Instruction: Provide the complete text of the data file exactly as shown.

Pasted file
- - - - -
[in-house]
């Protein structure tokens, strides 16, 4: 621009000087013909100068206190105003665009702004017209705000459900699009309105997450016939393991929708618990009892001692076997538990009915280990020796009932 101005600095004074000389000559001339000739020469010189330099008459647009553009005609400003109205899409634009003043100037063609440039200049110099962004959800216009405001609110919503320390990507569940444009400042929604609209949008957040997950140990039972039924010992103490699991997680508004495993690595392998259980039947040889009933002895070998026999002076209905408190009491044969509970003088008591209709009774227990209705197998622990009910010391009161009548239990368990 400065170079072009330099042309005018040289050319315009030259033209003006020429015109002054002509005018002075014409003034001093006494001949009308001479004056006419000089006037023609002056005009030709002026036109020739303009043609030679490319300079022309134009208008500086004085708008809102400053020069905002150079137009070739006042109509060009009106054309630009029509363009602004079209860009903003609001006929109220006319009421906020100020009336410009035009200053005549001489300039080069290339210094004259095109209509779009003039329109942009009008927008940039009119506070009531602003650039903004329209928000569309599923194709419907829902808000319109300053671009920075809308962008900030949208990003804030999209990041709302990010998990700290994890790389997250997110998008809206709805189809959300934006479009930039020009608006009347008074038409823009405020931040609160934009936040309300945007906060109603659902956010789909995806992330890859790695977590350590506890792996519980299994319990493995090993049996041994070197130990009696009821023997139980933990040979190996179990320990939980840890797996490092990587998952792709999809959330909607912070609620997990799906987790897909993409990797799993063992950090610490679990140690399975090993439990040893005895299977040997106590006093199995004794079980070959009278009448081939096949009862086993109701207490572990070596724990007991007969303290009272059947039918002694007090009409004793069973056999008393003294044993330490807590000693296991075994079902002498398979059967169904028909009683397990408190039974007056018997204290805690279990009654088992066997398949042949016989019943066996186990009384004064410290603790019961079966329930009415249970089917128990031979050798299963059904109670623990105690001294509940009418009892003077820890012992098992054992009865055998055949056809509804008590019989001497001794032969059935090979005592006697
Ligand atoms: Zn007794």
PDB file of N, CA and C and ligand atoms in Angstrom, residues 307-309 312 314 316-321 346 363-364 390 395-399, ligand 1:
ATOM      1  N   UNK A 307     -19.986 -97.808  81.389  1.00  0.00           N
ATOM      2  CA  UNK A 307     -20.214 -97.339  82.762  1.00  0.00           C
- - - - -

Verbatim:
[in-house]
């Protein structure tokens, strides 16, 4: 621009000087013909100068206190105003665009702004017209705000459900699009309105997450016939393991929708618990009892001692076997538990009915280990020796009932 101005600095004074000389000559001339000739020469010189330099008459647009553009005609400003109205899409634009003043100037063609440039200049110099962004959800216009405001609110919503320390990507569940444009400042929604609209949008957040997950140990039972039924010992103490699991997680508004495993690595392998259980039947040889009933002895070998026999002076209905408190009491044969509970003088008591209709009774227990209705197998622990009910010391009161009548239990368990 400065170079072009330099042309005018040289050319315009030259033209003006020429015109002054002509005018002075014409003034001093006494001949009308001479004056006419000089006037023609002056005009030709002026036109020739303009043609030679490319300079022309134009208008500086004085708008809102400053020069905002150079137009070739006042109509060009009106054309630009029509363009602004079209860009903003609001006929109220006319009421906020100020009336410009035009200053005549001489300039080069290339210094004259095109209509779009003039329109942009009008927008940039009119506070009531602003650039903004329209928000569309599923194709419907829902808000319109300053671009920075809308962008900030949208990003804030999209990041709302990010998990700290994890790389997250997110998008809206709805189809959300934006479009930039020009608006009347008074038409823009405020931040609160934009936040309300945007906060109603659902956010789909995806992330890859790695977590350590506890792996519980299994319990493995090993049996041994070197130990009696009821023997139980933990040979190996179990320990939980840890797996490092990587998952792709999809959330909607912070609620997990799906987790897909993409990797799993063992950090610490679990140690399975090993439990040893005895299977040997106590006093199995004794079980070959009278009448081939096949009862086993109701207490572990070596724990007991007969303290009272059947039918002694007090009409004793069973056999008393003294044993330490807590000693296991075994079902002498398979059967169904028909009683397990408190039974007056018997204290805690279990009654088992066997398949042949016989019943066996186990009384004064410290603790019961079966329930009415249970089917128990031979050798299963059904109670623990105690001294509940009418009892003077820890012992098992054992009865055998055949056809509804008590019989001497001794032969059935090979005592006697
Ligand atoms: Zn007794």
PDB file of N, CA and C and ligand atoms in Angstrom, residues 307-309 312 314 316-321 346 363-364 390 395-399, ligand 1:
ATOM      1  N   UNK A 307     -19.986 -97.808  81.389  1.00  0.00           N
ATOM      2  CA  UNK A 307     -20.214 -97.339  82.762  1.00  0.00           C